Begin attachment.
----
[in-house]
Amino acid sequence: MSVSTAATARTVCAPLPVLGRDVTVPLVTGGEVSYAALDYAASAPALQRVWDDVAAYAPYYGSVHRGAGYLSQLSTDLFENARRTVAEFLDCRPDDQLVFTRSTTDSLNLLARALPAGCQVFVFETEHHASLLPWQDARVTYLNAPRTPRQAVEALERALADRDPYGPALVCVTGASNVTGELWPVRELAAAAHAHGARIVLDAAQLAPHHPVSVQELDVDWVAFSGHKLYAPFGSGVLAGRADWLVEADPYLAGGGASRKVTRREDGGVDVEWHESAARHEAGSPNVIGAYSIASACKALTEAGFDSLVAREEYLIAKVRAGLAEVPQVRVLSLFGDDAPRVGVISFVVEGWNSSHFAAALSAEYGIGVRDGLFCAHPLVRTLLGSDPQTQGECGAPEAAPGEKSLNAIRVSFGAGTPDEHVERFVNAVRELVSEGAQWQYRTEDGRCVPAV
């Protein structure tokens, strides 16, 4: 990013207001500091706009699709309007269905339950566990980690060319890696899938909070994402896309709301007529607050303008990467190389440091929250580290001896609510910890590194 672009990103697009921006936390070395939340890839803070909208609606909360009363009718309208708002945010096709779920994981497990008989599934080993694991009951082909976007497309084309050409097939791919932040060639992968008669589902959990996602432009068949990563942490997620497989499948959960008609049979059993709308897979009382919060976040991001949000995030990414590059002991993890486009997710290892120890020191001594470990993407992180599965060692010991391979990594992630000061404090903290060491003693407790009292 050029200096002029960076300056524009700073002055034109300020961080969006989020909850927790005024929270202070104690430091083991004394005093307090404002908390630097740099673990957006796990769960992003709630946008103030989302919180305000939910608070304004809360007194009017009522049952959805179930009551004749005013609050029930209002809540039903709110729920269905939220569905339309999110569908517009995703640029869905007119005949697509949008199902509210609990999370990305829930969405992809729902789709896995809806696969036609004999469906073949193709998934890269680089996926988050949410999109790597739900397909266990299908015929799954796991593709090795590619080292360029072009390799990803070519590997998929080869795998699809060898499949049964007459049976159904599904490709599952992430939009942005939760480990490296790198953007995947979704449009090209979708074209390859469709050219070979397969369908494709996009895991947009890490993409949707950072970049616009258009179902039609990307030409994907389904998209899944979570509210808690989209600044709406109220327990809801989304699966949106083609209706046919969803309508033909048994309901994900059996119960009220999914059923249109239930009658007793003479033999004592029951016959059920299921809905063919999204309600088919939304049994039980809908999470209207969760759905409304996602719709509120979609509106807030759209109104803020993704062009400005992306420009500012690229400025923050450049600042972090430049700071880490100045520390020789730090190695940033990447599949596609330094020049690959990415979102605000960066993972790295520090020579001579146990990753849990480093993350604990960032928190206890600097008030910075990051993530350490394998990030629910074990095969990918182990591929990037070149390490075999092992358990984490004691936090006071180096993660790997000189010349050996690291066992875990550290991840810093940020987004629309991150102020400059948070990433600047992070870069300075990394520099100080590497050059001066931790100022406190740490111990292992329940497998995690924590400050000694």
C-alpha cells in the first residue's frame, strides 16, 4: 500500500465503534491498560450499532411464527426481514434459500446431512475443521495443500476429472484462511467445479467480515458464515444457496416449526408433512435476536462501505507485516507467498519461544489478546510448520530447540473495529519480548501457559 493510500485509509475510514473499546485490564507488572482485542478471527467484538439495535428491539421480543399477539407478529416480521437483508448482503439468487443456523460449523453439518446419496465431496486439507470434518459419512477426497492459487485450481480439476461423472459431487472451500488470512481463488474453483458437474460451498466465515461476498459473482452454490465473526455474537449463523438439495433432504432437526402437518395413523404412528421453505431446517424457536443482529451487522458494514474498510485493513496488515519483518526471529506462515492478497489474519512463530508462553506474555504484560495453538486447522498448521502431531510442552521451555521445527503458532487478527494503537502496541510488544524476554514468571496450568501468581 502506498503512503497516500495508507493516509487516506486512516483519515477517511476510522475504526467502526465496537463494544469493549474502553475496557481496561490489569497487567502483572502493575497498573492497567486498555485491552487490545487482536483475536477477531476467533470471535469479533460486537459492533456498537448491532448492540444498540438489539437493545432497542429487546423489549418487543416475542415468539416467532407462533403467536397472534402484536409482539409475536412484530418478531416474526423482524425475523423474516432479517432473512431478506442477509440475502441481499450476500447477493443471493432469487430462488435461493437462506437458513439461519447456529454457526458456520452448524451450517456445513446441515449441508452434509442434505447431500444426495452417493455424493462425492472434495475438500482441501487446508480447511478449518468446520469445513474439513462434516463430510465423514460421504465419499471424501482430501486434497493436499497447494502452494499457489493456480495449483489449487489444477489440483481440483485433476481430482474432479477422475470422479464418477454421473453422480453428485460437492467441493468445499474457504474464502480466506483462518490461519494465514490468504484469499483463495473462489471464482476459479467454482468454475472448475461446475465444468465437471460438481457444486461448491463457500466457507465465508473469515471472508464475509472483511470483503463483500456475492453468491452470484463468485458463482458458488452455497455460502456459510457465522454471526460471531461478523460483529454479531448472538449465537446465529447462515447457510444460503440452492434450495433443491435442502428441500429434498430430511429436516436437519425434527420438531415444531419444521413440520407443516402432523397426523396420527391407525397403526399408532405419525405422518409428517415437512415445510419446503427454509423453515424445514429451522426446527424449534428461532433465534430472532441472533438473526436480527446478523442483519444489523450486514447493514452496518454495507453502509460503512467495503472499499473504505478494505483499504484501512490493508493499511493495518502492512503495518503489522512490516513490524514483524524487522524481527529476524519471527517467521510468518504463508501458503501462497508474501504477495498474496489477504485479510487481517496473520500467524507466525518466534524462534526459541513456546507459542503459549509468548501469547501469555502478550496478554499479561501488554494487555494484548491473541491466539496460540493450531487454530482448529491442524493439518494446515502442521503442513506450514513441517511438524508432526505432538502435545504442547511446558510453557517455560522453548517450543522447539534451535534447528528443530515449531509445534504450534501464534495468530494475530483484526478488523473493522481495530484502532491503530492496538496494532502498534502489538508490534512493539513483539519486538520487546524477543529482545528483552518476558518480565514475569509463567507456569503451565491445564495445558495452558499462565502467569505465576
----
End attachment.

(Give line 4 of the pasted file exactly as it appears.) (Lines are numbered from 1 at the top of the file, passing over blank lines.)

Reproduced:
C-alpha cells in the first residue's frame, strides 16, 4: 500500500465503534491498560450499532411464527426481514434459500446431512475443521495443500476429472484462511467445479467480515458464515444457496416449526408433512435476536462501505507485516507467498519461544489478546510448520530447540473495529519480548501457559 493510500485509509475510514473499546485490564507488572482485542478471527467484538439495535428491539421480543399477539407478529416480521437483508448482503439468487443456523460449523453439518446419496465431496486439507470434518459419512477426497492459487485450481480439476461423472459431487472451500488470512481463488474453483458437474460451498466465515461476498459473482452454490465473526455474537449463523438439495433432504432437526402437518395413523404412528421453505431446517424457536443482529451487522458494514474498510485493513496488515519483518526471529506462515492478497489474519512463530508462553506474555504484560495453538486447522498448521502431531510442552521451555521445527503458532487478527494503537502496541510488544524476554514468571496450568501468581 502506498503512503497516500495508507493516509487516506486512516483519515477517511476510522475504526467502526465496537463494544469493549474502553475496557481496561490489569497487567502483572502493575497498573492497567486498555485491552487490545487482536483475536477477531476467533470471535469479533460486537459492533456498537448491532448492540444498540438489539437493545432497542429487546423489549418487543416475542415468539416467532407462533403467536397472534402484536409482539409475536412484530418478531416474526423482524425475523423474516432479517432473512431478506442477509440475502441481499450476500447477493443471493432469487430462488435461493437462506437458513439461519447456529454457526458456520452448524451450517456445513446441515449441508452434509442434505447431500444426495452417493455424493462425492472434495475438500482441501487446508480447511478449518468446520469445513474439513462434516463430510465423514460421504465419499471424501482430501486434497493436499497447494502452494499457489493456480495449483489449487489444477489440483481440483485433476481430482474432479477422475470422479464418477454421473453422480453428485460437492467441493468445499474457504474464502480466506483462518490461519494465514490468504484469499483463495473462489471464482476459479467454482468454475472448475461446475465444468465437471460438481457444486461448491463457500466457507465465508473469515471472508464475509472483511470483503463483500456475492453468491452470484463468485458463482458458488452455497455460502456459510457465522454471526460471531461478523460483529454479531448472538449465537446465529447462515447457510444460503440452492434450495433443491435442502428441500429434498430430511429436516436437519425434527420438531415444531419444521413440520407443516402432523397426523396420527391407525397403526399408532405419525405422518409428517415437512415445510419446503427454509423453515424445514429451522426446527424449534428461532433465534430472532441472533438473526436480527446478523442483519444489523450486514447493514452496518454495507453502509460503512467495503472499499473504505478494505483499504484501512490493508493499511493495518502492512503495518503489522512490516513490524514483524524487522524481527529476524519471527517467521510468518504463508501458503501462497508474501504477495498474496489477504485479510487481517496473520500467524507466525518466534524462534526459541513456546507459542503459549509468548501469547501469555502478550496478554499479561501488554494487555494484548491473541491466539496460540493450531487454530482448529491442524493439518494446515502442521503442513506450514513441517511438524508432526505432538502435545504442547511446558510453557517455560522453548517450543522447539534451535534447528528443530515449531509445534504450534501464534495468530494475530483484526478488523473493522481495530484502532491503530492496538496494532502498534502489538508490534512493539513483539519486538520487546524477543529482545528483552518476558518480565514475569509463567507456569503451565491445564495445558495452558499462565502467569505465576